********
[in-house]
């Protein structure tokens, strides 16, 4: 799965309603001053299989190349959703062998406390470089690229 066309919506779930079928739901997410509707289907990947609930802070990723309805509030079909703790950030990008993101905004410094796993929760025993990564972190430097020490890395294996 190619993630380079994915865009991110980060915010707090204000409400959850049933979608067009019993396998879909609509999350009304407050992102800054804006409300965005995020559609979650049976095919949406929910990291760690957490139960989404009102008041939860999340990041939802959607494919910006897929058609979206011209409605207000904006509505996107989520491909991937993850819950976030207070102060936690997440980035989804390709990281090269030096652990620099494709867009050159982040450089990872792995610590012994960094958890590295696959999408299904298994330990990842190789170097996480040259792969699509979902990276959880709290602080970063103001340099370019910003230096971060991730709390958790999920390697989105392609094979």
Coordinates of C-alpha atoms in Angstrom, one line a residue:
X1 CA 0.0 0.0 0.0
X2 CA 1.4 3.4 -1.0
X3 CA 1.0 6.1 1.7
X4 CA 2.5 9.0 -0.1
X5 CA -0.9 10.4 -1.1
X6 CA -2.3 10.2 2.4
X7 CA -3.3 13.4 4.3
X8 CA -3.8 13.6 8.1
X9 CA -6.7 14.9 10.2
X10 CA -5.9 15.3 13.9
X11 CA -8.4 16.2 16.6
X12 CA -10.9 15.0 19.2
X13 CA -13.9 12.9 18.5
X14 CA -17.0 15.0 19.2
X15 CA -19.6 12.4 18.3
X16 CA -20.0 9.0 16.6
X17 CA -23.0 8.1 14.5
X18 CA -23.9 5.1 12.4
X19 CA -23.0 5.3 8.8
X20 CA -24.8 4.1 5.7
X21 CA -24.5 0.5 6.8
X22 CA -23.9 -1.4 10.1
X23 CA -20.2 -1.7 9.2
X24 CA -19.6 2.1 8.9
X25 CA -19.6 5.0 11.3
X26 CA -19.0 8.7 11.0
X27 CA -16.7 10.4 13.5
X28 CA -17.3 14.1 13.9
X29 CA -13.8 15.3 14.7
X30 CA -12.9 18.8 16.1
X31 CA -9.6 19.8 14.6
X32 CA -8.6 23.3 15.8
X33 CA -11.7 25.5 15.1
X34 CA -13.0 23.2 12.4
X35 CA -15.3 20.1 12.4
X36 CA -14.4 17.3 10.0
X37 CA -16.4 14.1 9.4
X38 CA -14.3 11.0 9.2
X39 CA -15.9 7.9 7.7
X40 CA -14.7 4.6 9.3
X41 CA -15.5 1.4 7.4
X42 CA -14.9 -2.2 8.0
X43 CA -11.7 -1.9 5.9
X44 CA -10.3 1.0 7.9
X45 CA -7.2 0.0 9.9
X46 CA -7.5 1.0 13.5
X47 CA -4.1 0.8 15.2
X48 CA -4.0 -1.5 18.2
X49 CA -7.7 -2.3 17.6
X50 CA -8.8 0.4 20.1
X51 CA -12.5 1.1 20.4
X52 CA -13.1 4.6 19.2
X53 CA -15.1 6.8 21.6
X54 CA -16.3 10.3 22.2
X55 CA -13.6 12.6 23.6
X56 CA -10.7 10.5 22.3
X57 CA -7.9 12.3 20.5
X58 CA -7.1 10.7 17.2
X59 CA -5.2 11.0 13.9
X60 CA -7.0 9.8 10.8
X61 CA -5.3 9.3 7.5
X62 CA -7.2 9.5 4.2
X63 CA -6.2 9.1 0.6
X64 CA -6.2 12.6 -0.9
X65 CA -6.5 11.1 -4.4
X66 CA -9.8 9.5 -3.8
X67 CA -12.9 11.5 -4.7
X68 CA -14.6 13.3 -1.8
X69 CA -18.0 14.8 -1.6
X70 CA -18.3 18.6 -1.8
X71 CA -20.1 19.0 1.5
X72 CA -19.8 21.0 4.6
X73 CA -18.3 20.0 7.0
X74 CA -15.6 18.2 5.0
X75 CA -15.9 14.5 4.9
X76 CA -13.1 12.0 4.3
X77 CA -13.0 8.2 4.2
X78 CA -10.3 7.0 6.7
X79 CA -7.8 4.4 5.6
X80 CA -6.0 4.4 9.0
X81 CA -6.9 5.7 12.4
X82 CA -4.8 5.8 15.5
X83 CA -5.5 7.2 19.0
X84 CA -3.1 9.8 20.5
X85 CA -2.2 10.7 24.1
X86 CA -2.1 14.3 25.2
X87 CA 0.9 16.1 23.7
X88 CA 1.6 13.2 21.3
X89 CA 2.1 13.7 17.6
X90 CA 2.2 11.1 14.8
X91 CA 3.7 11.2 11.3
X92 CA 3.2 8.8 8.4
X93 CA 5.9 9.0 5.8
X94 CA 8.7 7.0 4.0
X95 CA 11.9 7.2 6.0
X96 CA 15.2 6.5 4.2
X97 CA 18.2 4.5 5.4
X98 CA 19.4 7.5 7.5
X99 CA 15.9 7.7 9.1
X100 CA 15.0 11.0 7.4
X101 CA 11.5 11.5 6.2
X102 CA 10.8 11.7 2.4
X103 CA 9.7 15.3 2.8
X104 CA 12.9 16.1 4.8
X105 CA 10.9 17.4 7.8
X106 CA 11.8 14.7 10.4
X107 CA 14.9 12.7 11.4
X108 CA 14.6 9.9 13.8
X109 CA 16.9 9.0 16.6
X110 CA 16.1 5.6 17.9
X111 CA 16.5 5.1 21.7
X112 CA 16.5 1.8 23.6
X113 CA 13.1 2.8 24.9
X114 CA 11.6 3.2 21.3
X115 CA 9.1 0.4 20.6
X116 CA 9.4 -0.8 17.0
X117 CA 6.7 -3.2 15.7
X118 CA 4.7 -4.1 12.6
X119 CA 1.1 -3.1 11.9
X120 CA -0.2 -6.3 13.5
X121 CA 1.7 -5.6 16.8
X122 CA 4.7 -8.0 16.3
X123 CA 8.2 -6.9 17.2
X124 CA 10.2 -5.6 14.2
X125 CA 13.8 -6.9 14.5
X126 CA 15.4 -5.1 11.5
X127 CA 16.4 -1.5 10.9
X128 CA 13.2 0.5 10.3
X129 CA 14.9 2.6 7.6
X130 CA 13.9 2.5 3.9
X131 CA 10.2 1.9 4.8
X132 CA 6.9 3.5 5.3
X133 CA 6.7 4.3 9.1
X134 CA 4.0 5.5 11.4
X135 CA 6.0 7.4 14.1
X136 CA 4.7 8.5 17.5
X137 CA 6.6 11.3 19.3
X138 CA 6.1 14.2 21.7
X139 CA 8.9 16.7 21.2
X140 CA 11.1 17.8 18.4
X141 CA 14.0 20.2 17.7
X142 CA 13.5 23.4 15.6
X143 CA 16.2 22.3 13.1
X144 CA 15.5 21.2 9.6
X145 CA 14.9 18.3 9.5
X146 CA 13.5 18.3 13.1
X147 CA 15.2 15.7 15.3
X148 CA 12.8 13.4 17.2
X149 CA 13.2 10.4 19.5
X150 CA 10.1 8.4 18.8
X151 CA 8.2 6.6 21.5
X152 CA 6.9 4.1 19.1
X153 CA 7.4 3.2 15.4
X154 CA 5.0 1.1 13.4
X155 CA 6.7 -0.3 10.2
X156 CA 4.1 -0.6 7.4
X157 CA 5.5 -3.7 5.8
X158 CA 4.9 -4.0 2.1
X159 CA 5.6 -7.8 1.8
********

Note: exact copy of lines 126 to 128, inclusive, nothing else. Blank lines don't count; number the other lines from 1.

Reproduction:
X123 CA 8.2 -6.9 17.2
X124 CA 10.2 -5.6 14.2
X125 CA 13.8 -6.9 14.5